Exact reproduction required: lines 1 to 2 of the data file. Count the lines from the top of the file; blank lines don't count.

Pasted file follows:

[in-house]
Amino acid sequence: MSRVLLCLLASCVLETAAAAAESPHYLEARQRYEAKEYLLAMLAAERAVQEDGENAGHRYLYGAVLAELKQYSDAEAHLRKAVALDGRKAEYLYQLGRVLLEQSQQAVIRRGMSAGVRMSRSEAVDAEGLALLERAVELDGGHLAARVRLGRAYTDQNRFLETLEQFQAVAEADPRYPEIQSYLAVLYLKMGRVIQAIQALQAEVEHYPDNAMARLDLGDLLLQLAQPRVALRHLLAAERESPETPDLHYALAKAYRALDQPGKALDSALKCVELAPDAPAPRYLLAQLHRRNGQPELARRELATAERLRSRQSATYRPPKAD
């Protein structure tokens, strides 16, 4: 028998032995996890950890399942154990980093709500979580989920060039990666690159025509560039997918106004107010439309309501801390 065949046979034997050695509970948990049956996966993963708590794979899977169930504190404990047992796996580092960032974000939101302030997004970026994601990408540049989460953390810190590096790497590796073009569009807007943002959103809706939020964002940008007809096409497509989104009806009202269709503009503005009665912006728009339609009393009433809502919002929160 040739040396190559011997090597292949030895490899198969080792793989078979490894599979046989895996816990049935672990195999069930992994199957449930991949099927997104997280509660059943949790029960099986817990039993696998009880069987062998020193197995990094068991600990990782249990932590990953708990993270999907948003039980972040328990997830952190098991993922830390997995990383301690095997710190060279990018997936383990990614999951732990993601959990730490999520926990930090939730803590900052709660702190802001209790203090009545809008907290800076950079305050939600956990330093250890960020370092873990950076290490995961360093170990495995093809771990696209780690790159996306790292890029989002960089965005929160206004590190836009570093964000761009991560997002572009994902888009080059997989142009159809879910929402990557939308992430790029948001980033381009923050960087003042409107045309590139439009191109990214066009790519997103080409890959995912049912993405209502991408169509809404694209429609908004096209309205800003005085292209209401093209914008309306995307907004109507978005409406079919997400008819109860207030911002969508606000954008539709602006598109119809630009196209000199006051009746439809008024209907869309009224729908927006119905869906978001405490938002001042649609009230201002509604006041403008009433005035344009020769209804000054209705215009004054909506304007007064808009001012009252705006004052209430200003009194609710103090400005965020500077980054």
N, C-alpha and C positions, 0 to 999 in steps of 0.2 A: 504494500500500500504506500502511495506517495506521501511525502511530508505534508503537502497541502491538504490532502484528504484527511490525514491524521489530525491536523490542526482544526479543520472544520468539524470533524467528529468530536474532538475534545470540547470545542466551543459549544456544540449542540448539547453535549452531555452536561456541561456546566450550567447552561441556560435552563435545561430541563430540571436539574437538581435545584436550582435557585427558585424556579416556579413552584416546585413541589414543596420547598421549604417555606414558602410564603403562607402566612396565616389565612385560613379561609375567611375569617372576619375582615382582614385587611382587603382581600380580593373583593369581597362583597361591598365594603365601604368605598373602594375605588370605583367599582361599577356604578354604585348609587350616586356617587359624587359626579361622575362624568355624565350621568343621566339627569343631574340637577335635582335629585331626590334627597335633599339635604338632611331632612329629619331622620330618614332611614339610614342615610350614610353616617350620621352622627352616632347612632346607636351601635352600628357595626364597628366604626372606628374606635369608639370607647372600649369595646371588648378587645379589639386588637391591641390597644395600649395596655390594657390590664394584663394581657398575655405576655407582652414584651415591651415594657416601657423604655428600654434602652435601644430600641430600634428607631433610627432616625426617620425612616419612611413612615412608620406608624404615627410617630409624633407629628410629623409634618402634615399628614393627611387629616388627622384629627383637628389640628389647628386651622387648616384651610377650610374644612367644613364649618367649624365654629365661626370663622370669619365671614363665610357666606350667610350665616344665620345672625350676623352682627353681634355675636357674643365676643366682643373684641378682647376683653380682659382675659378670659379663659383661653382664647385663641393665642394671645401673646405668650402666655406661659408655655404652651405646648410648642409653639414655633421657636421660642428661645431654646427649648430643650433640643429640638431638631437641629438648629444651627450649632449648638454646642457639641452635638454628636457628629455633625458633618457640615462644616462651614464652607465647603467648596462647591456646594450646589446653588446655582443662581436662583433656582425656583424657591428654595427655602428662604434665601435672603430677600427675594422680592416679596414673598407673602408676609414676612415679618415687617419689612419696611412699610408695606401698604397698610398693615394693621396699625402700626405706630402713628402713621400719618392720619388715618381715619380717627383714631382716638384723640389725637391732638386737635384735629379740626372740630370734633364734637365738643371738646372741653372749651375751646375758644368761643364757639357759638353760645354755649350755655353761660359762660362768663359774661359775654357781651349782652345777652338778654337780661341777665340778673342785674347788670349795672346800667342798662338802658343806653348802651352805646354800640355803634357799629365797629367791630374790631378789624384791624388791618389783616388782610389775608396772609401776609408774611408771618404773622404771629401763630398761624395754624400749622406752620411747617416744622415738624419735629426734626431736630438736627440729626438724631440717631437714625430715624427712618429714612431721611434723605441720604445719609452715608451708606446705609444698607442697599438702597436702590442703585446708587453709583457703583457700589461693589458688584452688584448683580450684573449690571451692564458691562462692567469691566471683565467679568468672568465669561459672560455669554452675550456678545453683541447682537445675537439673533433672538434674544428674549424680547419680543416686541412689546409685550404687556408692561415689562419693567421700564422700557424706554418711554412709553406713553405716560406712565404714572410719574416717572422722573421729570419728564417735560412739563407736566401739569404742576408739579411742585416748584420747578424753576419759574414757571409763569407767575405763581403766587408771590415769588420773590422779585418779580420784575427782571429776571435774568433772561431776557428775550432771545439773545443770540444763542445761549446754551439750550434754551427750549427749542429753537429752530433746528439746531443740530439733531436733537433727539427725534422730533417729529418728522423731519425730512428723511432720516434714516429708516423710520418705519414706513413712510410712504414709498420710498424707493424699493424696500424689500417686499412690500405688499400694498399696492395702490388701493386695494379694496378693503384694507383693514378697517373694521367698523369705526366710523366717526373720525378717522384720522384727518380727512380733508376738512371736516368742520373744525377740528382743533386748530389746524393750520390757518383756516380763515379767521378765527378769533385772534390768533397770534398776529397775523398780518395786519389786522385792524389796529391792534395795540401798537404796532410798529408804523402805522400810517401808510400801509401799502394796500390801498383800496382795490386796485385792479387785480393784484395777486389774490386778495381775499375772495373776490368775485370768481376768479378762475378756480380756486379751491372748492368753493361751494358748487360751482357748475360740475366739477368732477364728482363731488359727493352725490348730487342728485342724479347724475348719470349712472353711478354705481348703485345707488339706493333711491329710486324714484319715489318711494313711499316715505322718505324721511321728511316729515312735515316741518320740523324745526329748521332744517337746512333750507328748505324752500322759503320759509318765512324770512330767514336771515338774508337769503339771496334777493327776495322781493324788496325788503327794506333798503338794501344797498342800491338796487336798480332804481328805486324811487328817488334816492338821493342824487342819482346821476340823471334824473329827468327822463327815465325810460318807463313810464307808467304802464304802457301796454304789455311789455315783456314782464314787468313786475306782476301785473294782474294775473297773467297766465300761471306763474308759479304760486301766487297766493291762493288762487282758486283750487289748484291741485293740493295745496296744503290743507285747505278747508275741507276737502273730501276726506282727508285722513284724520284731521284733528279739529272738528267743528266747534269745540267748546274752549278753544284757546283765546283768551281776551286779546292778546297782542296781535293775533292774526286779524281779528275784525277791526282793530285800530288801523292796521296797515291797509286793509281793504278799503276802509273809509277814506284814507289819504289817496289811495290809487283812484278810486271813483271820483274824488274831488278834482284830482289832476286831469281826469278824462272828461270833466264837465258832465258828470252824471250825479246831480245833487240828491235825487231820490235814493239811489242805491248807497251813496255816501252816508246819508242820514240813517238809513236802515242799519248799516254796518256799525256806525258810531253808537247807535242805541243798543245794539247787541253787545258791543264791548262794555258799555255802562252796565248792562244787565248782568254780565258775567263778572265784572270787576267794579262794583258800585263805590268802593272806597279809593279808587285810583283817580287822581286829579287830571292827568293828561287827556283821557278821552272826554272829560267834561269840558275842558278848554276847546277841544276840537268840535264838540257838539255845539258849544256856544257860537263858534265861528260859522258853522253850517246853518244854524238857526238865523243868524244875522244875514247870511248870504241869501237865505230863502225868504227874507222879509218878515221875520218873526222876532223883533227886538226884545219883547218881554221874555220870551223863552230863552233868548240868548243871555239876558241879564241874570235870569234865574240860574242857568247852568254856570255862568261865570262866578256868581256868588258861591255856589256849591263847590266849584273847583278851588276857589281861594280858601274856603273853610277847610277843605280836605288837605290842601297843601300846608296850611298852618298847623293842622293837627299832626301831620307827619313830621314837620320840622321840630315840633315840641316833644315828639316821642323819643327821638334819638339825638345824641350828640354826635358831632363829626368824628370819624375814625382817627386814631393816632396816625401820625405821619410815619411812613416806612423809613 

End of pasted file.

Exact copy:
[in-house]
Amino acid sequence: MSRVLLCLLASCVLETAAAAAESPHYLEARQRYEAKEYLLAMLAAERAVQEDGENAGHRYLYGAVLAELKQYSDAEAHLRKAVALDGRKAEYLYQLGRVLLEQSQQAVIRRGMSAGVRMSRSEAVDAEGLALLERAVELDGGHLAARVRLGRAYTDQNRFLETLEQFQAVAEADPRYPEIQSYLAVLYLKMGRVIQAIQALQAEVEHYPDNAMARLDLGDLLLQLAQPRVALRHLLAAERESPETPDLHYALAKAYRALDQPGKALDSALKCVELAPDAPAPRYLLAQLHRRNGQPELARRELATAERLRSRQSATYRPPKAD